Maine Short Film Festival 2016
The jurors have selected the winning 14 films for the Maine Short Film Festival 2016. The 100-minute program includes subjects close to Maine's heart: Maine artists, rivers, farms and original screenplays in all genres: documentary, fiction, experimental, comedy and horror.
According to lead juror, Louise Rosen, director of the Maine Jewish Film Festival, "There is a terrific range of work by Maine filmmakers from humorous to poetic to sassy to scary."
The Festival will premiere at the Strand Theater in Rockland on Friday, December 11, 2015 at 5:30 and will feature many of the filmmakers and jurors in a Q&A after the program. The Festival will tour ten Maine theaters throughout the Winter and Spring of 2016. See below for schedule.
Winning Films and Synopses:
Bonaire (1:34) by Mauricio Handler -- Produced as part of a Dutch Caribbean National Parks environmental awareness campaign, 'Bonaire' is one of 5 shorts edited from an extensive natural history film shoot done by Cinematographer Mauricio Handler.
My So-Called Housing Cooperative #2 (10:54) by Craig Saddlemire -- the story of young adults trying to live a life of cooperation and compassion... without losing their minds. This episode from a monthly webisode features a scripted parody based upon real life at the Faire Bande à Part Housing Cooperative (Faire-Op), a 3 story apartment building in Lewiston, ME.
Heart & Hand (4:26) by Sharyn Paul Brusie and Kevin Brusie -- celebrates the life of a Maine farmer and his animals. Through video, music and poetry, this pure and rich life is revealed.
Alison and NuDay Syria (5:00) by Josh Gerritsen -- Alison McKellar talks about the non-profit organization NuDay Syria she volunteers for by constructing shelters for refugees. We also meet Nadia Alawa, the founder of the organization.
The Raw Essence of Carlo Pittore (8:36) by Richard Kane -- a portrait of this joyful yet vulnerable artist who led a generation of younger artists in Maine forming the Union of Maine Visual Artists and changed the way we define beauty in figurative art.
Clothes Encounter (2:04) by Mike Perlman -- a hip hop comedy representing the Ellsworth 2nd hand clothing store in a song parody of Macklemore's hit song "Thrift Shop."
I Just Don't Get It - It's My Russian Soul (7:55) by Walter Ungerer -- The visuals / landscape of the film is Portland, Maine viewed through time-lapse photography, and presented for interpretation and contemplation.The audio track explains the film's title; a dialogue between a young Russian man and his English girlfriend; where he explains his Vodka habit. "I just don't get it? It's my Russian soul. Why can't you understand?"
Scribe of the Soul (3:51) by Alban Maino and Jimmy Liepold -- In 1846, a beautiful woman puts on all the layers of Lingerie before she goes out in society. A Memory-Lane.Tv "dreamscene", part of a collection of films for people living with dementia and Alzheimer.
Fever (17:40) by Marie Chao and Matthew J. Siegel -- Fever is a psychological thriller about a woman's desperate attempt to recapture the affection of her estranged husband.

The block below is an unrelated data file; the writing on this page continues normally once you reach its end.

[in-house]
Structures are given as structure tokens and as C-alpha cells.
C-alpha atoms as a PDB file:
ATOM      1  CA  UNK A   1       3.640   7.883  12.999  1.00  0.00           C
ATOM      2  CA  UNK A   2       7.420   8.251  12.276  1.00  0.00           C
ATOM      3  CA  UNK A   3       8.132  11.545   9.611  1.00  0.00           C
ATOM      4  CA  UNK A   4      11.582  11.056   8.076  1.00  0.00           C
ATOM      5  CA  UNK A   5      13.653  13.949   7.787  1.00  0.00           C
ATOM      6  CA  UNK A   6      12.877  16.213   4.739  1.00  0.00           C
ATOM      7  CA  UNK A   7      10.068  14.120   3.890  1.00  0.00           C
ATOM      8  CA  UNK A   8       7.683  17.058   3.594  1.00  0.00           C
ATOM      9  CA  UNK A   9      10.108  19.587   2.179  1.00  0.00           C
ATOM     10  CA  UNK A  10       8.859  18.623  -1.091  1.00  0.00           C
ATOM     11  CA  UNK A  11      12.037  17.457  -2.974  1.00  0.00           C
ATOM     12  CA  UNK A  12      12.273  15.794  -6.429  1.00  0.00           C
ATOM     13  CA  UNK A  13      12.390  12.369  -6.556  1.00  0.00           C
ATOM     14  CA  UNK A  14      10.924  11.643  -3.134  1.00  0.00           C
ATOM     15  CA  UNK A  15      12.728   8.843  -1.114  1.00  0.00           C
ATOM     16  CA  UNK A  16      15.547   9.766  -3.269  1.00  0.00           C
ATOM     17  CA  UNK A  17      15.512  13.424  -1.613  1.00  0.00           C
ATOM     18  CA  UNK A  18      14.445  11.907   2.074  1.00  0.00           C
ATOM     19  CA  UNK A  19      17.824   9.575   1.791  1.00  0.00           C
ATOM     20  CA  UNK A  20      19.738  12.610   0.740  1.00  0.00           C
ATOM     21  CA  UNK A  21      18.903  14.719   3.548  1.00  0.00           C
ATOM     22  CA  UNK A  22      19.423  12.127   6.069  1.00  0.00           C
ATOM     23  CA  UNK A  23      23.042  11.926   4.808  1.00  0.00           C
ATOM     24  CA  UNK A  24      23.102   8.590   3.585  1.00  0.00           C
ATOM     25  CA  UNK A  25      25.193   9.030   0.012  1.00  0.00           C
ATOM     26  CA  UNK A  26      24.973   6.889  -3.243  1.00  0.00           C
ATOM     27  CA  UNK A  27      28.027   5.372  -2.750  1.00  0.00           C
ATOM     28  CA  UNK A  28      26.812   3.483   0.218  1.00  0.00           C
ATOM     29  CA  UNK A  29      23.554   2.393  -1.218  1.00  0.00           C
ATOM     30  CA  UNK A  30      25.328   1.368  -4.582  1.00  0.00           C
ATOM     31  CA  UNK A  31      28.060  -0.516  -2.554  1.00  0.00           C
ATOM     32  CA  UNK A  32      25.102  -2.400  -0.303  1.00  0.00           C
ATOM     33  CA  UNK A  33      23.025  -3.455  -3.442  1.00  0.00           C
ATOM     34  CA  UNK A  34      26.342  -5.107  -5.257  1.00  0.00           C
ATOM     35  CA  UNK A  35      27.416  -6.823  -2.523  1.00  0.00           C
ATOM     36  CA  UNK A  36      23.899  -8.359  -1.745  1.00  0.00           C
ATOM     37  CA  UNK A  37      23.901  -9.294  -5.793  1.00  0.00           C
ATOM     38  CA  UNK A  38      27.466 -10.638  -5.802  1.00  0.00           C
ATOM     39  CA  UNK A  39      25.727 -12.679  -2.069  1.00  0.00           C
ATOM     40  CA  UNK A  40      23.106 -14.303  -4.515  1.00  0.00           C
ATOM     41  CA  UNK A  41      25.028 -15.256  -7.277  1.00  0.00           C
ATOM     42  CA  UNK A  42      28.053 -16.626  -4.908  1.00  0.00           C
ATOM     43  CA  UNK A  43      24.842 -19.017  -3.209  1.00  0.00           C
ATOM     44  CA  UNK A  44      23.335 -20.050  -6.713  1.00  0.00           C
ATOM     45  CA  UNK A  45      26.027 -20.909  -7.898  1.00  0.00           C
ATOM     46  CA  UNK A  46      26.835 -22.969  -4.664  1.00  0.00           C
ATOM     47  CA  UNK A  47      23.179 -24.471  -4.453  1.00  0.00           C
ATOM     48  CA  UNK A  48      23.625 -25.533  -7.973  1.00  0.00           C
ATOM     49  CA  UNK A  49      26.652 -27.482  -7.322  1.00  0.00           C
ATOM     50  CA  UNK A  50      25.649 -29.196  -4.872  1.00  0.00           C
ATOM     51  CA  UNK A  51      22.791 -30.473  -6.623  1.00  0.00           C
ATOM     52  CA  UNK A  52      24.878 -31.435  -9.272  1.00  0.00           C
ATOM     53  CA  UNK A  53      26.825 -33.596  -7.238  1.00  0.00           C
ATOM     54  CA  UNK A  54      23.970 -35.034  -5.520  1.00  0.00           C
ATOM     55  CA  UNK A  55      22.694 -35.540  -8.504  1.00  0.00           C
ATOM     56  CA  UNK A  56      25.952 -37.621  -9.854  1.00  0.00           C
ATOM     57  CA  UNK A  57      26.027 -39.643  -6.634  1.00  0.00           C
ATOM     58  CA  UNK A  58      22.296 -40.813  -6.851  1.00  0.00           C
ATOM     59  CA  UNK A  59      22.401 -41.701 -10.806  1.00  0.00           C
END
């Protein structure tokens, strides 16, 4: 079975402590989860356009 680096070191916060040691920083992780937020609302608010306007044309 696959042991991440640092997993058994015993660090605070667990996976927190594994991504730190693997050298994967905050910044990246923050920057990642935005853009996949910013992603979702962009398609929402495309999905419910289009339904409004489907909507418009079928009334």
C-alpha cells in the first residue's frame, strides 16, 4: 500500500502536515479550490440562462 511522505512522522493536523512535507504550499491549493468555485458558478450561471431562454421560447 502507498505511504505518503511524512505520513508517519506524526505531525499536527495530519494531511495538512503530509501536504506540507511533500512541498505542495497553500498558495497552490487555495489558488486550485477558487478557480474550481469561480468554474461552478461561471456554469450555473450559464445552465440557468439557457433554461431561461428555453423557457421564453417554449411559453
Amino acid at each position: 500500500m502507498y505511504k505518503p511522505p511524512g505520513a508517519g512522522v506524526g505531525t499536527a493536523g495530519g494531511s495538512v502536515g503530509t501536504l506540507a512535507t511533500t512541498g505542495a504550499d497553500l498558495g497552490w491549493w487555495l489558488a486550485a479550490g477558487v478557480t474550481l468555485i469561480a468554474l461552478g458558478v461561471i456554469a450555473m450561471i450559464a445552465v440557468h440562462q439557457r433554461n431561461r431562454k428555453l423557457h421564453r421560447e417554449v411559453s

Maine Heritage Orchard (17:00) by Huey -- A reclaimed gravel pit is transformed into the Maine Heritage Orchard, a living museum to apples traditionally grown in Maine. Organic farmer and apple expert, John Bunker, and others pass on their knowledge of working the land to the young farmers settling in Maine, preserving Maine's orcharding traditions.
Tickle (11:57) by Corey Norman -- We all know how 80s horror movies start: a babysitter and a little boy alone in a house. When things go bump in the night, are they the imagination of a scared little boy, or is someoneor some thingin the house with them?
Gun Shop (2:42) by Alan Magee The satirical film Gun Shop comments on the escalation of mass gun violence in the United States. It asserts that the proliferation of guns will only increase the number of victims. The film is an appeal to our nation to reexamine its misguided obsession with guns.
A Nasty Law (3:20) by Alan Magee The National Defense Authorization Act (NDAA) of 2012 contains a provision legalizing indefinite military detention of any person without charge or trial. Since no charges need to be made, the law allows for detention of individuals based on suspicion alone. The images in this film are my own childhood drawingsmade between 1950 and 1953.
Penobscot River (2:30) by Justin Lewis, Michelle Stauffer and Laura Rose Day.
Many of the 75,000 dams in the United States block fish migration corridors they need to survive with devastating impacts to fish, people and wildlife, while only 3% actively produce hydroelectric power. This short documents how the Penobscot River Restoration Trust and others took down the Great Works Dam, opening up access to 1,000 miles of the Penobscot and its tributaries and unleashing the river's recovery.
Schedule of Theatrical Run:
The Strand, Rockland, December 11, 5:30pm;
Space Gallery, Portland, January 7, 7:30pm;
Gracie Theatre, Bangor, January 14, 7pm
Frontier Café, Brunswick, January 28, 7:30pm;
Reel Pizza, Bar Harbor, March 10;
Stonington Opera House, Stonington, March 24, 7pm;
The Alamo, Bucksport, April 7, 7pm;
Denmark Arts Center, Denmark, April 14, 7pm;
Schoodic Arts for All, Winter Harbor, April 21, 7pm;
Railroad Square Cinema, Waterville, April 28, 7pm;
Louise Rosen, Chair, artistic and exec. director of the Maine Jewish Film Festival;
Ben Fowlie, founder and director of the Camden International Film Festival; and
Daniel Kany, art and film critic of the Portland Press Herald.
Sponsors of the event include the Maine Media Workshops, the University of Southern Maine, Bar Harbor Bank & Trust, the Maine Film Office, Deighan Wealth Advisors, University of Maine Museum of Art, and WERU Community Radio.
14 Maine Street
Brunswick, ME 04011